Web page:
1University of Mannheim, Germany; 2University of Essex, United Kingdom; 3University of Michigan, United States of America
Relevance & Research Question: So far, a number of studies have examined nonprobability and probability-based panels, but mostly only with regard to survey sample accuracy. In this presentation, we compare nonprobability and probability-based panels on a new dimension: we examine what happens when panel members are asked to use a mobile app to record their spending. We answer the following research questions: Do different types of people participate in the app study? Are there differences in how participants use the app? Do differences between samples matter for key outcomes? And do differences between samples remain after weighting?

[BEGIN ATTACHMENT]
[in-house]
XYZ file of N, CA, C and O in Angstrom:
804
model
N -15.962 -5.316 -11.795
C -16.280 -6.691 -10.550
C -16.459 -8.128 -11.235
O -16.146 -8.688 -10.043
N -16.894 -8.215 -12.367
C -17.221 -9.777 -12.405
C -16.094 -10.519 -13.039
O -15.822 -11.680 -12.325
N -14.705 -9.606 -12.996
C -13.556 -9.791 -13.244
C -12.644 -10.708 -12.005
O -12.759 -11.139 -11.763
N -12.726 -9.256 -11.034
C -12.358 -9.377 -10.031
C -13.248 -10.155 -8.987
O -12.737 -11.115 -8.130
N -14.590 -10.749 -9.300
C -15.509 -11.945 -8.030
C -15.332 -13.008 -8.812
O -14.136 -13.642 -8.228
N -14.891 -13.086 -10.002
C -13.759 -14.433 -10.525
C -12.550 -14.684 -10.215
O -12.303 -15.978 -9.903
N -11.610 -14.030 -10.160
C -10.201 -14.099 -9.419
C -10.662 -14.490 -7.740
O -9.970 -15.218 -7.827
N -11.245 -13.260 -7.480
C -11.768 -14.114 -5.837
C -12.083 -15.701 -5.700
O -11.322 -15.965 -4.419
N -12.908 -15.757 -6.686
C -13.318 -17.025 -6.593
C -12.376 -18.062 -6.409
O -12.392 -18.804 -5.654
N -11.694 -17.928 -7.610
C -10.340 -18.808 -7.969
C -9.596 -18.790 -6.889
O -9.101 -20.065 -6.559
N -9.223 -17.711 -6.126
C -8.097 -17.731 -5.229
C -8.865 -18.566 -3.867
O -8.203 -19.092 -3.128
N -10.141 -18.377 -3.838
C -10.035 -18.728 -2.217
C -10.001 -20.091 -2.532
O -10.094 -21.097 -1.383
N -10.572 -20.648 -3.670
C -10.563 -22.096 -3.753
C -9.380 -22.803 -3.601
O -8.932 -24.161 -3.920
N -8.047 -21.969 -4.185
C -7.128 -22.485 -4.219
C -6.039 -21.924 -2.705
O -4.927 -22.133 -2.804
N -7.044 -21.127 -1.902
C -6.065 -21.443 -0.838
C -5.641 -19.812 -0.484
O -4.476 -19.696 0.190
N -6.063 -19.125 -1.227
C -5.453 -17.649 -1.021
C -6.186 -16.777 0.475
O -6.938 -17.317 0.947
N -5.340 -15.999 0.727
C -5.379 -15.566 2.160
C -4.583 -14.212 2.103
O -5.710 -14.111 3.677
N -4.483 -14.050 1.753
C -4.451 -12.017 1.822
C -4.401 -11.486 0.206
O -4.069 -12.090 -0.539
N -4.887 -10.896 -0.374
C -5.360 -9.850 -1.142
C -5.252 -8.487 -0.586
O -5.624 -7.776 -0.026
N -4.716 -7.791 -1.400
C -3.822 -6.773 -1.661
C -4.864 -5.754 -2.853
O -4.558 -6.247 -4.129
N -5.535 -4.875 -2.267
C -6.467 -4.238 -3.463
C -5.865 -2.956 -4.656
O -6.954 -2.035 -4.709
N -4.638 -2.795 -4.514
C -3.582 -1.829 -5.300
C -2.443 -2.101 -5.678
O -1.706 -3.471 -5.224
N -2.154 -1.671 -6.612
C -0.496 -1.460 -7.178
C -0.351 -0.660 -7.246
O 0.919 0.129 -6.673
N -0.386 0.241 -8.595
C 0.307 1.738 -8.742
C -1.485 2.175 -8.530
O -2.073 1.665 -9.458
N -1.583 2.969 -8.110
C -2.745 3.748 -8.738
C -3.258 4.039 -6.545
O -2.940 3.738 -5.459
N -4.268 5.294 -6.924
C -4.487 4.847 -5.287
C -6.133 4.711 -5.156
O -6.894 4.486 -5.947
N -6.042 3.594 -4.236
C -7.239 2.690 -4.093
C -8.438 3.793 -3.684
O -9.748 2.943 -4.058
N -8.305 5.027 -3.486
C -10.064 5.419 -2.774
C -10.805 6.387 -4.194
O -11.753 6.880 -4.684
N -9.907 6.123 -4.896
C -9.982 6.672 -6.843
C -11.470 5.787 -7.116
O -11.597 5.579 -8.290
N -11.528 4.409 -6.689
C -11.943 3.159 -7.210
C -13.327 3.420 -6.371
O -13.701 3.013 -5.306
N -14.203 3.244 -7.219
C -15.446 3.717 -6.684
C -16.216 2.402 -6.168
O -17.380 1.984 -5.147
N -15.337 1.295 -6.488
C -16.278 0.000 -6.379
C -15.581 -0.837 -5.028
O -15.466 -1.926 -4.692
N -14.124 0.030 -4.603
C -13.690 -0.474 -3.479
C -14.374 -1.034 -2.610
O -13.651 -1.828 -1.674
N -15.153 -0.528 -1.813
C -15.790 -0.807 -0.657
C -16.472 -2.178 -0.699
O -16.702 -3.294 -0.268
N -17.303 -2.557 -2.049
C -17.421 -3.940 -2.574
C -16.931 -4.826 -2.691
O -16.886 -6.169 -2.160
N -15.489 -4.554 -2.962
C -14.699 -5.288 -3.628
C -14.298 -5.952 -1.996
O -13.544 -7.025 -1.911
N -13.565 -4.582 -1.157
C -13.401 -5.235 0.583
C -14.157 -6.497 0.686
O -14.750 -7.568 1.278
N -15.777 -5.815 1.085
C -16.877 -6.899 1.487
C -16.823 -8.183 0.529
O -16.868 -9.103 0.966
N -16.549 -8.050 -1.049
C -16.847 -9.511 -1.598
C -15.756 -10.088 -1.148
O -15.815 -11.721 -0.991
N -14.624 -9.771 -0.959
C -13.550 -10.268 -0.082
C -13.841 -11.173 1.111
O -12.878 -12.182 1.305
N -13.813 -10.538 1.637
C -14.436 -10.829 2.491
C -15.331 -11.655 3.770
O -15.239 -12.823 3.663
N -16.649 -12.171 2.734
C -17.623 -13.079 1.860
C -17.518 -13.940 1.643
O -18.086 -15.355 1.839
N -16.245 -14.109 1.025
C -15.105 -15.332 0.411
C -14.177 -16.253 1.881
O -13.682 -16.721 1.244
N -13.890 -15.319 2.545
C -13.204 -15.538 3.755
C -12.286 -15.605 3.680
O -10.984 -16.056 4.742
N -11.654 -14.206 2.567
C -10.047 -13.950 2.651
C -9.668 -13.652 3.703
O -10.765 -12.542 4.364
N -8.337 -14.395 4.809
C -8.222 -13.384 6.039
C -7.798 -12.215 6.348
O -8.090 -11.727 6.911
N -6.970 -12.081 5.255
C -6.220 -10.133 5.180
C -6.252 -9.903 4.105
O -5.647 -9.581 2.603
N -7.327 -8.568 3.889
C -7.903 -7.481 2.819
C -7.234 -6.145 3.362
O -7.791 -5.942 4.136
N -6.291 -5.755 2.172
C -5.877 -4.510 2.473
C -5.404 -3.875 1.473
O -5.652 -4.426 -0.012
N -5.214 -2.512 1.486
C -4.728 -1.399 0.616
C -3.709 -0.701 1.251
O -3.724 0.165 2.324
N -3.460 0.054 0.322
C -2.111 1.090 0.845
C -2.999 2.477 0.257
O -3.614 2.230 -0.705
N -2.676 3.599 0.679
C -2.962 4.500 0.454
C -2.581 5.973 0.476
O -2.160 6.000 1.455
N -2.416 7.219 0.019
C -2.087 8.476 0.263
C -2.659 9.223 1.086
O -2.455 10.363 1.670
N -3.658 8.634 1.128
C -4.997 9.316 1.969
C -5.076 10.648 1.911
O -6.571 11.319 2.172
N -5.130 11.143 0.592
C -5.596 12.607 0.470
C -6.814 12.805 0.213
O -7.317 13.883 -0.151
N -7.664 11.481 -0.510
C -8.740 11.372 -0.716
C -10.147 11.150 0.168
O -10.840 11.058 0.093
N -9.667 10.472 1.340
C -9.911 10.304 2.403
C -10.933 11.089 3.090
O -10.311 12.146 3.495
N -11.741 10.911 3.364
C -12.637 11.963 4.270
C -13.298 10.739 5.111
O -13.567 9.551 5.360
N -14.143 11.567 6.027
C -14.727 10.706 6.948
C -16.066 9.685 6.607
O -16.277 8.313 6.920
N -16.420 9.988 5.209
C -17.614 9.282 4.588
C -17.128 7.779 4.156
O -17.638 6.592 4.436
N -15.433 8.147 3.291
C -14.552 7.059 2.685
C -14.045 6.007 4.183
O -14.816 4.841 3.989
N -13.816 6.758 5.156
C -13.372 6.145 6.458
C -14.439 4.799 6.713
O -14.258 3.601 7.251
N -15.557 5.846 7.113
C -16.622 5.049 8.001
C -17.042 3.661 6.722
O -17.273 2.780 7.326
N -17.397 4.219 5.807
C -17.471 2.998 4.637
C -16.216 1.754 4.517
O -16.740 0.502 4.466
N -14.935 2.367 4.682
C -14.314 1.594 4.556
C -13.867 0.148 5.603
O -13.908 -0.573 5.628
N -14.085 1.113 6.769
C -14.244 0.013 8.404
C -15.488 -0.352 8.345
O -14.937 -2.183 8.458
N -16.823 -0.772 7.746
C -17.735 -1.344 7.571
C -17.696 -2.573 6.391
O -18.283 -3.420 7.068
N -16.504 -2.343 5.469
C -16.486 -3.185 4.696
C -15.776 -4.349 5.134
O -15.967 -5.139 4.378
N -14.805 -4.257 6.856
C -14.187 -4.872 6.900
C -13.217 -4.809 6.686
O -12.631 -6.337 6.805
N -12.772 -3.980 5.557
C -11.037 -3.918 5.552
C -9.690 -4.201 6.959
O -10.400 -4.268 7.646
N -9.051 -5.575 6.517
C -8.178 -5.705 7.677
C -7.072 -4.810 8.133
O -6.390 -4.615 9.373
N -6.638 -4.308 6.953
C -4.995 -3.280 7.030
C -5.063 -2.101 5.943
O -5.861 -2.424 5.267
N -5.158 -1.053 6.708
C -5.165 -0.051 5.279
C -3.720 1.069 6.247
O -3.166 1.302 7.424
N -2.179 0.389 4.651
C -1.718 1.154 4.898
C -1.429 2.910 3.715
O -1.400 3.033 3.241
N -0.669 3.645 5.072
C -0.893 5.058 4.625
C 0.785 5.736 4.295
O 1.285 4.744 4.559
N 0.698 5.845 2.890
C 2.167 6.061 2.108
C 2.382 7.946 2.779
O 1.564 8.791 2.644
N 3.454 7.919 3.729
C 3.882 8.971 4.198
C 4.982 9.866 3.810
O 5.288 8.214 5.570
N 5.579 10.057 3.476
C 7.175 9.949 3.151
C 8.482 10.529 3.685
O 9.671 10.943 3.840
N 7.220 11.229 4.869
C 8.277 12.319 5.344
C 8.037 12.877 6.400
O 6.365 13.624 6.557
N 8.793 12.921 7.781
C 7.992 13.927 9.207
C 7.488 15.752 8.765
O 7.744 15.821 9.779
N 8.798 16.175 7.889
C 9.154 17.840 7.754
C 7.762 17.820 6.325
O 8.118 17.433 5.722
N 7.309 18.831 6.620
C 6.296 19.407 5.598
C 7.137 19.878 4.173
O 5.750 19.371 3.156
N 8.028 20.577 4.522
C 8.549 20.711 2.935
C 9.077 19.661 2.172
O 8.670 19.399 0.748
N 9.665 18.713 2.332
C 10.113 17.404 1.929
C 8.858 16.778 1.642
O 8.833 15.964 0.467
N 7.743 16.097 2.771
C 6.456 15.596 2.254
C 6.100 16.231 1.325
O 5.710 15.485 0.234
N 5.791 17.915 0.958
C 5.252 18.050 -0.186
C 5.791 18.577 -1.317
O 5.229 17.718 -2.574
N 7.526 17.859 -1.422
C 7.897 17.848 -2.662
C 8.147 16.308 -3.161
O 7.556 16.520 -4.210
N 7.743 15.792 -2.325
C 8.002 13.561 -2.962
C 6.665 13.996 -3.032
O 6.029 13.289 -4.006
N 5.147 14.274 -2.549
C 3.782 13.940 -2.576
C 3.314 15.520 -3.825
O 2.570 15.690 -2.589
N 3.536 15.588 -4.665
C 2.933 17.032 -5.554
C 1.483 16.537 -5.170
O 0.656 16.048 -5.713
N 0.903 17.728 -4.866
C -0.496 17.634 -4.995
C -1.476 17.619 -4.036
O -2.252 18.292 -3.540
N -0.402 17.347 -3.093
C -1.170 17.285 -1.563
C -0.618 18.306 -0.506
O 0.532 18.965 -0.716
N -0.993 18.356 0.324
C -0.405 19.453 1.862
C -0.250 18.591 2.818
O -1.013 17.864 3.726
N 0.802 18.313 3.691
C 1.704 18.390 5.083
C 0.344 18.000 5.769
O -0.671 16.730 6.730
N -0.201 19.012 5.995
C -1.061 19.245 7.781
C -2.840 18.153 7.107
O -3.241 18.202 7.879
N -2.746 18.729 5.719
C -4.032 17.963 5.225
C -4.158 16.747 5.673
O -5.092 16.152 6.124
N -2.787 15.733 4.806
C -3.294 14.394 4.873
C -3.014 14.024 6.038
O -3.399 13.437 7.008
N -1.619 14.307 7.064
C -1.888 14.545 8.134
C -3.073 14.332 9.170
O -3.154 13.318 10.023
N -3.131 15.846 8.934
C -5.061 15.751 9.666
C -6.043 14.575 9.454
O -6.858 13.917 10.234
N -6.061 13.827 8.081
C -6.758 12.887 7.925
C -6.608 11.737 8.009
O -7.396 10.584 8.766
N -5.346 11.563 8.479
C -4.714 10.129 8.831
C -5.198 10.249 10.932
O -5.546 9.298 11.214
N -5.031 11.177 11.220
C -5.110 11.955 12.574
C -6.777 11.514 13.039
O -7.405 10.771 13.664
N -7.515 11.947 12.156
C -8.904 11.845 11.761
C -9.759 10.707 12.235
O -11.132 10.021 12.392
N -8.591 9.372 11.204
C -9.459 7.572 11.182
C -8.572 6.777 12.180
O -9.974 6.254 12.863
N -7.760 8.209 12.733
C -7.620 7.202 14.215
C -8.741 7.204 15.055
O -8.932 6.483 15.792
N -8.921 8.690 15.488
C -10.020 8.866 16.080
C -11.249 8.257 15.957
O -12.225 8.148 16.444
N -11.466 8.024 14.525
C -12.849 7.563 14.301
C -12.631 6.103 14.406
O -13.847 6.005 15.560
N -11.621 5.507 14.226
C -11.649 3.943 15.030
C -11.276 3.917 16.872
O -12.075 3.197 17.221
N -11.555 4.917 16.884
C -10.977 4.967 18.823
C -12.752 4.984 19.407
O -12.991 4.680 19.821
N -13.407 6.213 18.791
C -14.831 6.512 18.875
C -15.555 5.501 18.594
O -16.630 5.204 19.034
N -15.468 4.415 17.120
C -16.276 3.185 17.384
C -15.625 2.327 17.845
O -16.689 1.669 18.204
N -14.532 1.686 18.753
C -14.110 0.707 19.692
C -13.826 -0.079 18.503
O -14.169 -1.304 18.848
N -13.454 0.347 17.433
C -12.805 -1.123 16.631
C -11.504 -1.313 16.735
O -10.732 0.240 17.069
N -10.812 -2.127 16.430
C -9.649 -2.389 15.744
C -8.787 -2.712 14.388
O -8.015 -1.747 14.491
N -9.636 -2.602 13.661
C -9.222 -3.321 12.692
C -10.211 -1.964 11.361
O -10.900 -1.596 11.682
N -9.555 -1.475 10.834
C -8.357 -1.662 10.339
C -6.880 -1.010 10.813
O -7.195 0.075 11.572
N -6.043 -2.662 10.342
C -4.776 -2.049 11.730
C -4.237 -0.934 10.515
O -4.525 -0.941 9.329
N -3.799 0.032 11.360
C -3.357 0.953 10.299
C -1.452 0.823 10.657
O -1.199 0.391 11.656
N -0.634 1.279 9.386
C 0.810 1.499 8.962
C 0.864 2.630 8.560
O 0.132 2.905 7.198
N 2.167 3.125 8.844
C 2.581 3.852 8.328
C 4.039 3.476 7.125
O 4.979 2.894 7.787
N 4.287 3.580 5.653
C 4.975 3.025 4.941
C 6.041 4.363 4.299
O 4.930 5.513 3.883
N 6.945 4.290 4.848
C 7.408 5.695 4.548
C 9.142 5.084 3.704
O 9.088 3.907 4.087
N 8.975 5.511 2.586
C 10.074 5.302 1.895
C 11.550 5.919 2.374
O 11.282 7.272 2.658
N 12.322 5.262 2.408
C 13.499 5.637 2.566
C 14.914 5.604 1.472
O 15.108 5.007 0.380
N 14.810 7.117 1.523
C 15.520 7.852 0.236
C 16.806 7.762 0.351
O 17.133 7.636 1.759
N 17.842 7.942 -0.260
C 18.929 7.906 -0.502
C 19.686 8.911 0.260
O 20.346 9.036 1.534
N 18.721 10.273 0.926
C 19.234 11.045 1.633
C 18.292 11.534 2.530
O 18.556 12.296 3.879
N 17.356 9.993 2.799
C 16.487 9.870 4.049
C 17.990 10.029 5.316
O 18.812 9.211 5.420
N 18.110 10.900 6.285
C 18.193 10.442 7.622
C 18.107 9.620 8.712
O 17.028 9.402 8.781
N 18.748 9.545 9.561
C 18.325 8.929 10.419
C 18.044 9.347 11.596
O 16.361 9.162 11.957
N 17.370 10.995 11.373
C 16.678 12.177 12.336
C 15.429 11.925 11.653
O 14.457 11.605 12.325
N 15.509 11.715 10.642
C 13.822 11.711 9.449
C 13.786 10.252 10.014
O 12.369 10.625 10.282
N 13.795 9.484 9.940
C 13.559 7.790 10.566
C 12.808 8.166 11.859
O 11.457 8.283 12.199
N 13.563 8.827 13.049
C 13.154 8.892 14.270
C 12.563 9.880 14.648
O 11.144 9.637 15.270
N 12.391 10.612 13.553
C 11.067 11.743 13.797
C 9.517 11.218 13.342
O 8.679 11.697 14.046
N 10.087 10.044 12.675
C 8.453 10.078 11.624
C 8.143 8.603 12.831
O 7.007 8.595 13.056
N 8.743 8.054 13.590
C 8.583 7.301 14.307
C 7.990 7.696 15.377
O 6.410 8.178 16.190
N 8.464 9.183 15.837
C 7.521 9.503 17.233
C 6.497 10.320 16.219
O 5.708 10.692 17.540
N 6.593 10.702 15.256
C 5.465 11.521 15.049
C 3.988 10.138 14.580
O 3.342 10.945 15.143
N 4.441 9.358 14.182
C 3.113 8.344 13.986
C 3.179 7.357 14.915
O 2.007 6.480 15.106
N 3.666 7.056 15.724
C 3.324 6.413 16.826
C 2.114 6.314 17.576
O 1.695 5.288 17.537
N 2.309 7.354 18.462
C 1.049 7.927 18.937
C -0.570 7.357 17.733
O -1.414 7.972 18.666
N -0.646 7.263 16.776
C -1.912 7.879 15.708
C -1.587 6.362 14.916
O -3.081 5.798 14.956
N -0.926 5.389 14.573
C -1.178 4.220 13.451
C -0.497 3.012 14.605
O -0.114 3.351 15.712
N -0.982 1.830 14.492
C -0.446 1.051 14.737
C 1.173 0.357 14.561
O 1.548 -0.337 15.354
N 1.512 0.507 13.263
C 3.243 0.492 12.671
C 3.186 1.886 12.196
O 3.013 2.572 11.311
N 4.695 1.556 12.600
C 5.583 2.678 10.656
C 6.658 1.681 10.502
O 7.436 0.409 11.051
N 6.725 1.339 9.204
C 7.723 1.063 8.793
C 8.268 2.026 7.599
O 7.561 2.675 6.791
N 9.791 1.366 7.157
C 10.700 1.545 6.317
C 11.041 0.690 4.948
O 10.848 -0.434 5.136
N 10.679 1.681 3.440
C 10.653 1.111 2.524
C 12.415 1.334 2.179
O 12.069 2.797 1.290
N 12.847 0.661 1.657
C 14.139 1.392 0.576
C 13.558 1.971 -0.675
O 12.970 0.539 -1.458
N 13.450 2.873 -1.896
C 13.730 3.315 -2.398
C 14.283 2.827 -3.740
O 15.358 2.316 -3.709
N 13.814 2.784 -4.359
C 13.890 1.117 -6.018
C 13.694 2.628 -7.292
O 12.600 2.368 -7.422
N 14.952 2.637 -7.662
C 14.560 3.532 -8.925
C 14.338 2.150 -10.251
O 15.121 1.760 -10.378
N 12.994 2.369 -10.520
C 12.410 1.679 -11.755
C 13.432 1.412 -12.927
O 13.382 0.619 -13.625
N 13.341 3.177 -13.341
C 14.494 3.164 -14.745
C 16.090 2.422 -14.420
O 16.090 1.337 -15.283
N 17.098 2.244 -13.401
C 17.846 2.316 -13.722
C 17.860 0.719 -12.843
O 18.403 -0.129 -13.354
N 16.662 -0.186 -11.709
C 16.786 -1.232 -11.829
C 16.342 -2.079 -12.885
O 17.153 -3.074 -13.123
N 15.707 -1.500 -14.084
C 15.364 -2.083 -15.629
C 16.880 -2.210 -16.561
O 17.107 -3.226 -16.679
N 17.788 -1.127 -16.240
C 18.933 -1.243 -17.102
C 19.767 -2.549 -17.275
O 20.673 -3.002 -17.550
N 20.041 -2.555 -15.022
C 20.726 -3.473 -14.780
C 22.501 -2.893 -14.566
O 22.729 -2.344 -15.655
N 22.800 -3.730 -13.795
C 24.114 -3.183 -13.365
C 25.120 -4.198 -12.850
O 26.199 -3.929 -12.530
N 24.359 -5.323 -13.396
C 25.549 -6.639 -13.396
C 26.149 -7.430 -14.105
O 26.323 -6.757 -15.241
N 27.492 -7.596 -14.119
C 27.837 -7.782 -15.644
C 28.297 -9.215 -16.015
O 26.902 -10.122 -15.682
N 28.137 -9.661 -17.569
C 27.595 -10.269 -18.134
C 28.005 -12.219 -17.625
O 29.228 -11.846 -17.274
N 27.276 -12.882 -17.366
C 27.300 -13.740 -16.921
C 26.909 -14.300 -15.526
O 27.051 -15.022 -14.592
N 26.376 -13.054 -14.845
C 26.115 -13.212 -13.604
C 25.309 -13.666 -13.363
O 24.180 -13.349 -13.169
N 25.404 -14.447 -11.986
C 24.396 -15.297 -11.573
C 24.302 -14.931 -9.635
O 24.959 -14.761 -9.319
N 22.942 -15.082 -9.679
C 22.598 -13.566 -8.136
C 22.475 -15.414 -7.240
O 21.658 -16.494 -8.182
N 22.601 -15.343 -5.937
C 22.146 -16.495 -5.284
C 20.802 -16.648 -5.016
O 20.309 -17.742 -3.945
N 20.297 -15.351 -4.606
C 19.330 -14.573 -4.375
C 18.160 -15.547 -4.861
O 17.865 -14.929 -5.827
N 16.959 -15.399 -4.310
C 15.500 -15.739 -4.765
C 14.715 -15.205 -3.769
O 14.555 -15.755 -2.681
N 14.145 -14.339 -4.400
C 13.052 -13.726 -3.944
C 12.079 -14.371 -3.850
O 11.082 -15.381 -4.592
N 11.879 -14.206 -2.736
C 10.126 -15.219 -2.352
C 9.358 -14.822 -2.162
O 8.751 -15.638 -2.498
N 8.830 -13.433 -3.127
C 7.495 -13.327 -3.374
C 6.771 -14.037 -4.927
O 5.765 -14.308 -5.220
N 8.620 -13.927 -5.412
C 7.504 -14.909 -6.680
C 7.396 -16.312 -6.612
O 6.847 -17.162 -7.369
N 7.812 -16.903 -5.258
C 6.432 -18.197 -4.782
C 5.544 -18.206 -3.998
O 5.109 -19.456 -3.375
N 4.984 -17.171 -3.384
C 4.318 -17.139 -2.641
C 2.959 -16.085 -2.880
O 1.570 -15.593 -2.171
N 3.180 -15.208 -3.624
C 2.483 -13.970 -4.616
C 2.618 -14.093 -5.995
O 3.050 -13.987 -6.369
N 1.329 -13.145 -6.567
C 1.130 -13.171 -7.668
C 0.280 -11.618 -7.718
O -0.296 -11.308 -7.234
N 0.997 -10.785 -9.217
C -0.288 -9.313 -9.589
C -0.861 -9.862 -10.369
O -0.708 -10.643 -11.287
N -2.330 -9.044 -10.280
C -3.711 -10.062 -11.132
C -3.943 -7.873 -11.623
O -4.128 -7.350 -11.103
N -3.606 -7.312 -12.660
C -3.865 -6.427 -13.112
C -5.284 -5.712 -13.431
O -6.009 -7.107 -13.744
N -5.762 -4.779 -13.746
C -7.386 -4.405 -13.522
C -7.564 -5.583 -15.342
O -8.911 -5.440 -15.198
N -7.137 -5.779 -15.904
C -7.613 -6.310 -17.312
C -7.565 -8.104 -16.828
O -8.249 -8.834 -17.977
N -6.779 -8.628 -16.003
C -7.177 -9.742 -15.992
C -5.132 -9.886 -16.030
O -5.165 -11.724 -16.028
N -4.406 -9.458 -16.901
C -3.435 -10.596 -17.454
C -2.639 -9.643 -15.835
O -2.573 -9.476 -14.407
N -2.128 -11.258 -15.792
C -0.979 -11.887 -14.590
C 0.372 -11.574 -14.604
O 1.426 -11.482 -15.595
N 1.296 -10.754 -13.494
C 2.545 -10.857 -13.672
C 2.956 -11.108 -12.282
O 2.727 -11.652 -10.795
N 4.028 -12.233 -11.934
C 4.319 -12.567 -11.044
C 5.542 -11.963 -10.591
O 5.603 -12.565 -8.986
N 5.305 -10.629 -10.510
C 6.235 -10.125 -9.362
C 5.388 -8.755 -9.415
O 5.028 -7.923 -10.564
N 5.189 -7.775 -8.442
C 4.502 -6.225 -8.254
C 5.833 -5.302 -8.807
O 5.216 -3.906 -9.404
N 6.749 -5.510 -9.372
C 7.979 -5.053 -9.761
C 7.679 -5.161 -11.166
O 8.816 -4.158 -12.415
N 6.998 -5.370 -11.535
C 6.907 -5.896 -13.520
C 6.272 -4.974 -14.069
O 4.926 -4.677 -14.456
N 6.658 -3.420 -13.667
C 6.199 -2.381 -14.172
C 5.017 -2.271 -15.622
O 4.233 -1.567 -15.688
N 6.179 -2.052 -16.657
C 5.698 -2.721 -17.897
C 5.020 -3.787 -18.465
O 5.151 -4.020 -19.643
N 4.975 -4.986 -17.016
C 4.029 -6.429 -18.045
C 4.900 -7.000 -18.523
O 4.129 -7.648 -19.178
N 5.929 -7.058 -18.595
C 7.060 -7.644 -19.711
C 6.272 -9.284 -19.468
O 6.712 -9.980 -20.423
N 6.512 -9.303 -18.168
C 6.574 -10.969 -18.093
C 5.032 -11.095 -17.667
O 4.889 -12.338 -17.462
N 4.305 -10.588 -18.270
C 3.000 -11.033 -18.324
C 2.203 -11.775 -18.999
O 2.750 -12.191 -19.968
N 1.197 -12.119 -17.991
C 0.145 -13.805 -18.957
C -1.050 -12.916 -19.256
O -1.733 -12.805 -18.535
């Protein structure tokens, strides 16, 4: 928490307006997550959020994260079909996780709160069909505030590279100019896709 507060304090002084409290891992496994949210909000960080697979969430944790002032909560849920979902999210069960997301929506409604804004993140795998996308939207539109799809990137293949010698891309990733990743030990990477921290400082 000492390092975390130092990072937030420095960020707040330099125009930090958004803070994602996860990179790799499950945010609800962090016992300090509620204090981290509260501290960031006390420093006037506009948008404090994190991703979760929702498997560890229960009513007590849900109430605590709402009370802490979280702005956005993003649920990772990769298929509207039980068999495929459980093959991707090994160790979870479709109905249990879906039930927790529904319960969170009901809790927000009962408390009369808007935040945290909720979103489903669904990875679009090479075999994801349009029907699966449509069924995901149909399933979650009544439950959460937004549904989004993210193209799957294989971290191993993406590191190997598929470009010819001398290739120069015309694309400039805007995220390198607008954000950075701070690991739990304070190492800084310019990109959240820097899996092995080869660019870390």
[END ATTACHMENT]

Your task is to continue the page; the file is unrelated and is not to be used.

Methods & Data: To answer our research questions, we use data from Spending Study 2, which is an app study that was implemented in May to December 2018 in two different panels in Great Britain: Understanding Society Innovation Panel, which is a probability-based panel, and Lightspeed UK, which is a nonprobability online access panel. In both panels, participants were asked to download a mobile app and use it for one month to report their spending. In our presentation, we compare the app data collected from the participants of the two panels.